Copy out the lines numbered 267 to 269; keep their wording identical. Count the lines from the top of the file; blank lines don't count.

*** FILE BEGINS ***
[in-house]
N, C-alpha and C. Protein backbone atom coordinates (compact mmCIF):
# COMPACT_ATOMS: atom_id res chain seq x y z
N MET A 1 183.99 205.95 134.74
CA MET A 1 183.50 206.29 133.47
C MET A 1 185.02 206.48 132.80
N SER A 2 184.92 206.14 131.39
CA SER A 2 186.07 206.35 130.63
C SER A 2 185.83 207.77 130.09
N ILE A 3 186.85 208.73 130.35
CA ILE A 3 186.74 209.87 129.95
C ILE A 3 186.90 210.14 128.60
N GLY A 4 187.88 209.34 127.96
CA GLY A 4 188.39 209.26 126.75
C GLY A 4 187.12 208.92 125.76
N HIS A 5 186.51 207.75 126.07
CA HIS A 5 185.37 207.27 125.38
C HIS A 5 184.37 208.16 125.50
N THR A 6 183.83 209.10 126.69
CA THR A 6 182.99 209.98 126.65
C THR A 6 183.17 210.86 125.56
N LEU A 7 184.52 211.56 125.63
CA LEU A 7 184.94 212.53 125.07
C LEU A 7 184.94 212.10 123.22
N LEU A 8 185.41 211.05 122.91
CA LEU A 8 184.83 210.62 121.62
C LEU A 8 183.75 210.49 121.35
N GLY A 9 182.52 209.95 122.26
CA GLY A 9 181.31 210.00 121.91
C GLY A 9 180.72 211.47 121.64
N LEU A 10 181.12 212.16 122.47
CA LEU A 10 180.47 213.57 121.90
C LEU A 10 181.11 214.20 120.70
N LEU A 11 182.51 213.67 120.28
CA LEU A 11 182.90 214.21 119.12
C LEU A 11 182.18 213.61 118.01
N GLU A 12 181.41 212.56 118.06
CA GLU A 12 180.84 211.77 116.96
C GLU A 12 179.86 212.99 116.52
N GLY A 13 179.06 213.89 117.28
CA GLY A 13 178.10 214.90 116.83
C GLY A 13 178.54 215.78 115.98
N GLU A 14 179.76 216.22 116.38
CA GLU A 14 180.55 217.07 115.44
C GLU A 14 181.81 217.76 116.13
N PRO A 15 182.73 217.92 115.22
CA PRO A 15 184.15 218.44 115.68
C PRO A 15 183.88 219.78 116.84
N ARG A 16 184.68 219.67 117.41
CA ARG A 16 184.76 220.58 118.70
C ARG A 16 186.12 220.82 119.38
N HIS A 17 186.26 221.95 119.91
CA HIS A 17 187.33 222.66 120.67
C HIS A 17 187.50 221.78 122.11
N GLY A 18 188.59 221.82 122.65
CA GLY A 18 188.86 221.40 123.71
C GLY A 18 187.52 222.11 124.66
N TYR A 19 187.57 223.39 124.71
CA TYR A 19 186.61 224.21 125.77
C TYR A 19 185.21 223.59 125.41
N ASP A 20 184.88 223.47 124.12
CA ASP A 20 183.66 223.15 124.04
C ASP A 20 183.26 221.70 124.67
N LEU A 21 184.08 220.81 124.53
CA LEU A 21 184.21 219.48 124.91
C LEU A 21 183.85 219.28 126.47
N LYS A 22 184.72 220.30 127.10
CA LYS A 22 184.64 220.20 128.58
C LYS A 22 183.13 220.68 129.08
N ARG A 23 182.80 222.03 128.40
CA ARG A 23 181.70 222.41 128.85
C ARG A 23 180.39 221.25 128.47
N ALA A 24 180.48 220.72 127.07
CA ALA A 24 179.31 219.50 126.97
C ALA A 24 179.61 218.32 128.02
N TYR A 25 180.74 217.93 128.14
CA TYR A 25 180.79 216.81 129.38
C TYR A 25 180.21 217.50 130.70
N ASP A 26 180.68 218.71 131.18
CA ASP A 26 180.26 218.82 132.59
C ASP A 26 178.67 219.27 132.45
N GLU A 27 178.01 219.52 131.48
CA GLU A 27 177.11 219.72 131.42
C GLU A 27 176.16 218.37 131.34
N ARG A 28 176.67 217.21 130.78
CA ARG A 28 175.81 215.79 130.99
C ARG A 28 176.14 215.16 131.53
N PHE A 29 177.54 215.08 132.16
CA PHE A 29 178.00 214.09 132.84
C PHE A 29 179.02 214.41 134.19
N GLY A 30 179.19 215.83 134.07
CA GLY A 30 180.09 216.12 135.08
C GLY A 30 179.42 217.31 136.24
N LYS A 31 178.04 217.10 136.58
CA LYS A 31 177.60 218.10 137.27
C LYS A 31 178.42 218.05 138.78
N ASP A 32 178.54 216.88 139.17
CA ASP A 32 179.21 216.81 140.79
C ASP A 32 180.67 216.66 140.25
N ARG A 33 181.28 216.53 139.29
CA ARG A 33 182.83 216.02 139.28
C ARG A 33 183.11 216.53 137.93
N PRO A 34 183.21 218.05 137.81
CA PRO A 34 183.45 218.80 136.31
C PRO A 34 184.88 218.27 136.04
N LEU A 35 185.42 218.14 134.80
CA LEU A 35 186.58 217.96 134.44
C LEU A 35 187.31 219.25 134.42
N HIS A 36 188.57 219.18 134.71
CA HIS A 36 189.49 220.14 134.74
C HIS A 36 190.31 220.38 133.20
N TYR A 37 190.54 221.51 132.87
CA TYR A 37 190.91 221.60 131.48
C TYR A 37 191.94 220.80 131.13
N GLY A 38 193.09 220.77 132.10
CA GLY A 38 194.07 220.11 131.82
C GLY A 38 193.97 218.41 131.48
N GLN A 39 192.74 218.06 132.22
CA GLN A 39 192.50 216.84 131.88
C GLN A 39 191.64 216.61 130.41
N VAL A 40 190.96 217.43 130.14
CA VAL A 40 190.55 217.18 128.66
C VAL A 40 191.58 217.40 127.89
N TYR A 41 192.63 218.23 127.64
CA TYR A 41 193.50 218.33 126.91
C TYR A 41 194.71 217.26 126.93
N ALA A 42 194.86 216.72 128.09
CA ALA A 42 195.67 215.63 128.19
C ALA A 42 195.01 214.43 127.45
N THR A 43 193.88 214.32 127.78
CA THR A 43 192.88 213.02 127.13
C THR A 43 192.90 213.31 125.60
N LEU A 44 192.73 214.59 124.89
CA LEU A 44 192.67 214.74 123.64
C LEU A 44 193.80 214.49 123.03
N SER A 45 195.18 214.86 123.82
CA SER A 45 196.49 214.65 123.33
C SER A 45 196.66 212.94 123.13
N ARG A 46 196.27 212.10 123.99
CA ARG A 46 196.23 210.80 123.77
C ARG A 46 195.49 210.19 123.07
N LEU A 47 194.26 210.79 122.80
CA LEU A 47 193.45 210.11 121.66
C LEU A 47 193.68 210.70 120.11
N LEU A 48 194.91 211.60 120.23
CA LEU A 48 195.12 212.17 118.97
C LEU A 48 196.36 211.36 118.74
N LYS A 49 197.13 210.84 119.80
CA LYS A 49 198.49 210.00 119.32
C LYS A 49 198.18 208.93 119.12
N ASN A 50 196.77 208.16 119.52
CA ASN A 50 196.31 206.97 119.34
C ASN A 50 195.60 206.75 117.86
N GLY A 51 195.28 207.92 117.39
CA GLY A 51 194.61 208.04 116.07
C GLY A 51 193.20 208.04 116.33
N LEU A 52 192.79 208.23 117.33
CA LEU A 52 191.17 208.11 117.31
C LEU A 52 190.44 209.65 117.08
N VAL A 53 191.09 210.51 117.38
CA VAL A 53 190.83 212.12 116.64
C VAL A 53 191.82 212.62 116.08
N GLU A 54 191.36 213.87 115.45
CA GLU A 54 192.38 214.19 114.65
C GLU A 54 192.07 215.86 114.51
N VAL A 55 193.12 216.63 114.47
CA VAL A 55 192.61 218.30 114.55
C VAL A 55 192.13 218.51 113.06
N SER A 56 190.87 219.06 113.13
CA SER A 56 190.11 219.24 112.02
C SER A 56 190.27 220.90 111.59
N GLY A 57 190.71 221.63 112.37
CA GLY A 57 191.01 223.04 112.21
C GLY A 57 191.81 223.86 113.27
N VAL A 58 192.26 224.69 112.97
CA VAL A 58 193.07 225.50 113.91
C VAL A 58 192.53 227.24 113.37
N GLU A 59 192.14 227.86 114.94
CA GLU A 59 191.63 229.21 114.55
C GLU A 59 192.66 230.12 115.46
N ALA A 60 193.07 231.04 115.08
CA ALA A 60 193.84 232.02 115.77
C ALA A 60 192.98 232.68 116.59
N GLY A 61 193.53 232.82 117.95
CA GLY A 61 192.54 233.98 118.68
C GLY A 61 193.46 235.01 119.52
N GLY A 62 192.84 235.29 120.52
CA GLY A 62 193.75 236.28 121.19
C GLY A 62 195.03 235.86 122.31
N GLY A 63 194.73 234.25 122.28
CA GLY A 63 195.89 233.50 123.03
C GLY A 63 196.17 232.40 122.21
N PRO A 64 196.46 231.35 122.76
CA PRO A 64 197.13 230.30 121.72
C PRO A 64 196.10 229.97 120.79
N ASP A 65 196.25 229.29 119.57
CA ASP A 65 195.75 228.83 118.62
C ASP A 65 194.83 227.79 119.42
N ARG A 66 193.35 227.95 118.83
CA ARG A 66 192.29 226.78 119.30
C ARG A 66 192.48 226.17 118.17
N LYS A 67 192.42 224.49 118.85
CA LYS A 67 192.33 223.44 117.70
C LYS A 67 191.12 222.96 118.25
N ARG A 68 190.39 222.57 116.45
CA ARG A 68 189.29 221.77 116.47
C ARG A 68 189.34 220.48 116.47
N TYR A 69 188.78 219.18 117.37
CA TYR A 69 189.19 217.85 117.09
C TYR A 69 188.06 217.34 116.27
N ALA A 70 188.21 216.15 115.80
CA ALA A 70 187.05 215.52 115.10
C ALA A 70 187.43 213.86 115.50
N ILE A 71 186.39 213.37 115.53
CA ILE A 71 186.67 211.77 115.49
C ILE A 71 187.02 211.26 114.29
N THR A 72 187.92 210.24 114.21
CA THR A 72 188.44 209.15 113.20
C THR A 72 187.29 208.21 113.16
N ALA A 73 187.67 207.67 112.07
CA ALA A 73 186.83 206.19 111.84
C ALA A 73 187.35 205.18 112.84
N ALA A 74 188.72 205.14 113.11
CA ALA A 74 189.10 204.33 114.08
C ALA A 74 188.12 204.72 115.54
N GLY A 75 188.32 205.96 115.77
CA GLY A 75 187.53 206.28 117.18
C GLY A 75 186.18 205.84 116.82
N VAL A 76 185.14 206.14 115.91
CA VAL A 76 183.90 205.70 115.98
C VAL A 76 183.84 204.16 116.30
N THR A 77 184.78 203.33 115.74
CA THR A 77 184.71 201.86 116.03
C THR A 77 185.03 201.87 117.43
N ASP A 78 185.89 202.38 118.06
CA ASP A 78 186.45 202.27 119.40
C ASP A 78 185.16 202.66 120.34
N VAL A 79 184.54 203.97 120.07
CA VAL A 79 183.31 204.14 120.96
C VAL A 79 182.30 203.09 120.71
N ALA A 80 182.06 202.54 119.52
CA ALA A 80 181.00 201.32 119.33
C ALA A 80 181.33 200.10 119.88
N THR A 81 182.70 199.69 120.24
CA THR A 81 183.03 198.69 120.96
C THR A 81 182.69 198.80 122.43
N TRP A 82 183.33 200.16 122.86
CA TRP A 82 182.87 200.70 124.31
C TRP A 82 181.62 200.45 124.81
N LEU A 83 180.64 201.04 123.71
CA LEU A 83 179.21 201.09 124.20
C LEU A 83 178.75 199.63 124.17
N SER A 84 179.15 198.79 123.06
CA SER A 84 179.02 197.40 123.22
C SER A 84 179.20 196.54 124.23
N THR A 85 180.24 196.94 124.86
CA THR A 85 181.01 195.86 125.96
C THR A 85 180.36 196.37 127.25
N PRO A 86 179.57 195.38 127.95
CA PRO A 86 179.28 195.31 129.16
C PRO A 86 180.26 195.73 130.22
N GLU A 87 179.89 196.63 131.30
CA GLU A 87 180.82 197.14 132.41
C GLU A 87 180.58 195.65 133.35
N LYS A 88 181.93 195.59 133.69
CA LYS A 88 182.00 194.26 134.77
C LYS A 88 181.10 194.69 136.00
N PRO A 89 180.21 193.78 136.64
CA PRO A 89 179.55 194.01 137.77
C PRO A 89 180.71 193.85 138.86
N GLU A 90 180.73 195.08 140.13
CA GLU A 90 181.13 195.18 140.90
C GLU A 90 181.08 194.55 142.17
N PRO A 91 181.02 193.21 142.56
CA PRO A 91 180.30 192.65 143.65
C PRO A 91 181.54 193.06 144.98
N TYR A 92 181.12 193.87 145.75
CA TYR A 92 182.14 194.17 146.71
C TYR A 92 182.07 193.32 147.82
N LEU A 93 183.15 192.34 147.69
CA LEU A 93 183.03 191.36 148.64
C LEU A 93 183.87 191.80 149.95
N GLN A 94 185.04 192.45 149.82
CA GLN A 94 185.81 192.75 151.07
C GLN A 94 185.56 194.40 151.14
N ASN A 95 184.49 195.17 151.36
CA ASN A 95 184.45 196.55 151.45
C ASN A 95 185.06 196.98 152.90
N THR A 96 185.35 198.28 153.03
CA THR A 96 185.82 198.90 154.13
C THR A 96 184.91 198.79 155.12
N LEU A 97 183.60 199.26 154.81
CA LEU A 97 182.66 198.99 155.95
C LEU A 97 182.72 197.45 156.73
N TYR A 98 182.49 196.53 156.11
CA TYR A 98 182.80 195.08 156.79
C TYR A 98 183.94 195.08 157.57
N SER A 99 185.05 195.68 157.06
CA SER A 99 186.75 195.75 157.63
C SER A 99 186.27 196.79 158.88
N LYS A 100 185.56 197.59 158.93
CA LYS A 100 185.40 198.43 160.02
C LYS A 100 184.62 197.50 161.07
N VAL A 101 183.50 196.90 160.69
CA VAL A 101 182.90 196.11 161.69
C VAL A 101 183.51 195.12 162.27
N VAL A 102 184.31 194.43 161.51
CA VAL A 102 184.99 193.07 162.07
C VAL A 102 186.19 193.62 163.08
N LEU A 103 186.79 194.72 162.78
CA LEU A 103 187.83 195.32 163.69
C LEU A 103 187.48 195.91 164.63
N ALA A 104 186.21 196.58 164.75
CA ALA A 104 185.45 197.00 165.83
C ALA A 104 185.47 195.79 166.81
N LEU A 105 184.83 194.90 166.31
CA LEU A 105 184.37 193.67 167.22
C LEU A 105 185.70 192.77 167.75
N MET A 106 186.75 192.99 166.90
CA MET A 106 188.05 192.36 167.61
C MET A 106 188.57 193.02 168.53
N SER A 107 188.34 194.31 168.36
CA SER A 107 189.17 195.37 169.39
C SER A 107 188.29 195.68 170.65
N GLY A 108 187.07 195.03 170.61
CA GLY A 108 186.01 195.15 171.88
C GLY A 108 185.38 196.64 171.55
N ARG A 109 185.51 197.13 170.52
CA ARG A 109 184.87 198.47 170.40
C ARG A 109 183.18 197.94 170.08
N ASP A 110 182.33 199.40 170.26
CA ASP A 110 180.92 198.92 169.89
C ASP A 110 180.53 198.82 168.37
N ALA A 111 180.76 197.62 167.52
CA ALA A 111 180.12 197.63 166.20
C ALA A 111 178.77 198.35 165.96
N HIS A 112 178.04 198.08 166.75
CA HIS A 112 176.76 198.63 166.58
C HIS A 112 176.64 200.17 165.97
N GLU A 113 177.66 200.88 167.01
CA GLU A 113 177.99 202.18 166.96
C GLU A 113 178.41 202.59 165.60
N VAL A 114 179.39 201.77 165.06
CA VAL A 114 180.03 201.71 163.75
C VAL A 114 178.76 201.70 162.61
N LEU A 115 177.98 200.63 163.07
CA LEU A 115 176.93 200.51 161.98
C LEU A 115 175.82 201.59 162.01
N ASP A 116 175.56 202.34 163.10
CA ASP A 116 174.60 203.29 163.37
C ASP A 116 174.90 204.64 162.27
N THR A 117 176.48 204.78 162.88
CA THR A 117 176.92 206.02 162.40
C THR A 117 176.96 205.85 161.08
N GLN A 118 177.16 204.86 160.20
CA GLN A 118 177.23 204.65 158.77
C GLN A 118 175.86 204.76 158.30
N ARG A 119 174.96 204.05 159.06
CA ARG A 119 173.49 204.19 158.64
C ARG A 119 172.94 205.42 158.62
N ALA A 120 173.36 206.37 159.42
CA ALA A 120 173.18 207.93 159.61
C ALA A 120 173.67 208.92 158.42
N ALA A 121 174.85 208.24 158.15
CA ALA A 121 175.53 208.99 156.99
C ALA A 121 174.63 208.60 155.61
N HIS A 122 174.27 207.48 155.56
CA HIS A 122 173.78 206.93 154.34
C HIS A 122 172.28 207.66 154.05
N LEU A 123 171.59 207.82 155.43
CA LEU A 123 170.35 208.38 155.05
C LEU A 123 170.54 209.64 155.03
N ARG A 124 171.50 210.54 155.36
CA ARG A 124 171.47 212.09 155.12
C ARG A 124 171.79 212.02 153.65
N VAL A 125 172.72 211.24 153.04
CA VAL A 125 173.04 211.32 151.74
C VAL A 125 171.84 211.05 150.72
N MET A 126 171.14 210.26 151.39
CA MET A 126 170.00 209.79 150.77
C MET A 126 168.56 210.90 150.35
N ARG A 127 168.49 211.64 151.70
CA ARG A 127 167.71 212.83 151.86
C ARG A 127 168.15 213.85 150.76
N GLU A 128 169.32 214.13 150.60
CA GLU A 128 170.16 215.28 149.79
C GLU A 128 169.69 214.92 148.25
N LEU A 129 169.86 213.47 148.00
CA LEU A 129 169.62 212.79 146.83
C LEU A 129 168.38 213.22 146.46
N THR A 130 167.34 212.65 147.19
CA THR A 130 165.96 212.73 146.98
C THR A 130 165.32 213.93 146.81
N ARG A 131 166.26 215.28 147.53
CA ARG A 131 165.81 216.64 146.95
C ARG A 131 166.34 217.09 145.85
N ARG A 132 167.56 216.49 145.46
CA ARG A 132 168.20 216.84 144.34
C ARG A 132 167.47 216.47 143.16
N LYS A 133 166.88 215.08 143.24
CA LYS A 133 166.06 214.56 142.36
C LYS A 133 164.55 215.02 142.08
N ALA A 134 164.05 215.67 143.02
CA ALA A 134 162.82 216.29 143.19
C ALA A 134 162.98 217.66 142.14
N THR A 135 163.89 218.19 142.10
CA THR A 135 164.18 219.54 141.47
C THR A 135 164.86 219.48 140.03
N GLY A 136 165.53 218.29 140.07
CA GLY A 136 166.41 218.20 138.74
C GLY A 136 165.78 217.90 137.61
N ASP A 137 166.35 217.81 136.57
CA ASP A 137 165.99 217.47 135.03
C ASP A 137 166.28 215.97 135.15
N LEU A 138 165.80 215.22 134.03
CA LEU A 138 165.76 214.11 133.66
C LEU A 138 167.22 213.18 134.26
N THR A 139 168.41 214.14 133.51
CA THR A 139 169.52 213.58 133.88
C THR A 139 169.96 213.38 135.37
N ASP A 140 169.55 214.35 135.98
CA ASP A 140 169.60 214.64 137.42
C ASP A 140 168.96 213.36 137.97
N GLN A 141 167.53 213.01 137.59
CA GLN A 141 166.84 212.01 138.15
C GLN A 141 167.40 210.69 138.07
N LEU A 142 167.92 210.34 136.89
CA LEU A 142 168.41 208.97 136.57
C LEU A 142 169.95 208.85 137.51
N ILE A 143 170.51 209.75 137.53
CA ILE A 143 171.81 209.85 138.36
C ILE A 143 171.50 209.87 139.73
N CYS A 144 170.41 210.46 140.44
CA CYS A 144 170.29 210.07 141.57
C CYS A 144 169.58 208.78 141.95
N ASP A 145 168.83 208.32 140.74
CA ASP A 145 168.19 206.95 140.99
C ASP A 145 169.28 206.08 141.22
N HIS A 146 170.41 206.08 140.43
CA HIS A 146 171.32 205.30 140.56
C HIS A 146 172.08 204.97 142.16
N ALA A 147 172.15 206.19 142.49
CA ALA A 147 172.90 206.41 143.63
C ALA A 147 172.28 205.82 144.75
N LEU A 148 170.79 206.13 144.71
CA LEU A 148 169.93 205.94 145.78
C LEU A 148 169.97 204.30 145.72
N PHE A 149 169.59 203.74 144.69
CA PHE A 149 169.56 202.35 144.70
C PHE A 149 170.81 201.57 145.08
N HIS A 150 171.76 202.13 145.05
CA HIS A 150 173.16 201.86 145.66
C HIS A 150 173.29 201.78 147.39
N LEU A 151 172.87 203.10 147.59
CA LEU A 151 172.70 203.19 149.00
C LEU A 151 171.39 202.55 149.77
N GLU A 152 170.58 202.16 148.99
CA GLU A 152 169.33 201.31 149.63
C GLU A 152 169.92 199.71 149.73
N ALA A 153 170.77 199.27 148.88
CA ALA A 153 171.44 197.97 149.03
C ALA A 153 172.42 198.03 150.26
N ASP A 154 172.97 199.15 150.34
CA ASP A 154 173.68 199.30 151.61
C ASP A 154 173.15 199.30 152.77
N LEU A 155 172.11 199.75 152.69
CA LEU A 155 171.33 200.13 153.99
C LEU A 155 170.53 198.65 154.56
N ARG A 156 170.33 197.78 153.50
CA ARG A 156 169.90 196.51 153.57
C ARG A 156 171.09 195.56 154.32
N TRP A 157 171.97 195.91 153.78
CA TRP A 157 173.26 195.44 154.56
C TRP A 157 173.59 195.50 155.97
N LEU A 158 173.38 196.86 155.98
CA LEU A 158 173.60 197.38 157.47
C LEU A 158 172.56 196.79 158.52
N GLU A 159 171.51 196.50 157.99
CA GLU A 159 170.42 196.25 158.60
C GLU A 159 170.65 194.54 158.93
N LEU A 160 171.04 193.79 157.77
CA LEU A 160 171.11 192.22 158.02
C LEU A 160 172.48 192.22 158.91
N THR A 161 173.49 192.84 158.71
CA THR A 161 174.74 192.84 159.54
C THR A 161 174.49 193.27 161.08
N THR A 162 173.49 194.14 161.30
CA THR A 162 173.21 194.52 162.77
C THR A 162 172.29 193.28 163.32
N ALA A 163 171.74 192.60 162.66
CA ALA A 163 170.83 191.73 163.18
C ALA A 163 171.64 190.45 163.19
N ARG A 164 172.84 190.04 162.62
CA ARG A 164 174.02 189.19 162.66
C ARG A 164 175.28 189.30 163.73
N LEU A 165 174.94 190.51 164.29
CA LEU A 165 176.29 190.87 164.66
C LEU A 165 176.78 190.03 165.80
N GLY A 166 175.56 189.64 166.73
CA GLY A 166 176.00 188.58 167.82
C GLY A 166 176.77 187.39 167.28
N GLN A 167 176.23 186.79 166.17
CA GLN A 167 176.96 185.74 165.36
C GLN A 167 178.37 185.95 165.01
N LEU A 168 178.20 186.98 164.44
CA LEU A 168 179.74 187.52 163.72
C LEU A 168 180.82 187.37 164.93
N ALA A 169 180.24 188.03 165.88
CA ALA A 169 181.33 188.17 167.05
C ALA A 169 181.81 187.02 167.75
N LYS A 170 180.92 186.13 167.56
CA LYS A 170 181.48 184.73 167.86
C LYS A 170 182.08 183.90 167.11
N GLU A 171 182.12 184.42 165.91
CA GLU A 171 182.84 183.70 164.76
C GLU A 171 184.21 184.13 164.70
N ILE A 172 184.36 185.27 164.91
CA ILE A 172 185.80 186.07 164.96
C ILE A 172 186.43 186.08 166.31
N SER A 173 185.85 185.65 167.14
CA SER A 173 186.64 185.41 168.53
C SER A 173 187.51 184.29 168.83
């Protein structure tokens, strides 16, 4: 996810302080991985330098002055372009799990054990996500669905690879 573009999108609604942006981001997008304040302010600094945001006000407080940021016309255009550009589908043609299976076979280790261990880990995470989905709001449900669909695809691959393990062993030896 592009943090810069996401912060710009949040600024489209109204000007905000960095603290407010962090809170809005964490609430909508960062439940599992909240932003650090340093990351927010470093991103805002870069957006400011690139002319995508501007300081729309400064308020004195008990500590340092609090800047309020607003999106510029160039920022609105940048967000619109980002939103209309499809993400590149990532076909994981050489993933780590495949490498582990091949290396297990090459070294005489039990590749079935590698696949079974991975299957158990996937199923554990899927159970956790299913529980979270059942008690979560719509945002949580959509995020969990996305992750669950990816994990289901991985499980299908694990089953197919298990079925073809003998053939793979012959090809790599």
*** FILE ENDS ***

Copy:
C LYS A 88 181.10 194.69 136.00
N PRO A 89 180.21 193.78 136.64
CA PRO A 89 179.55 194.01 137.77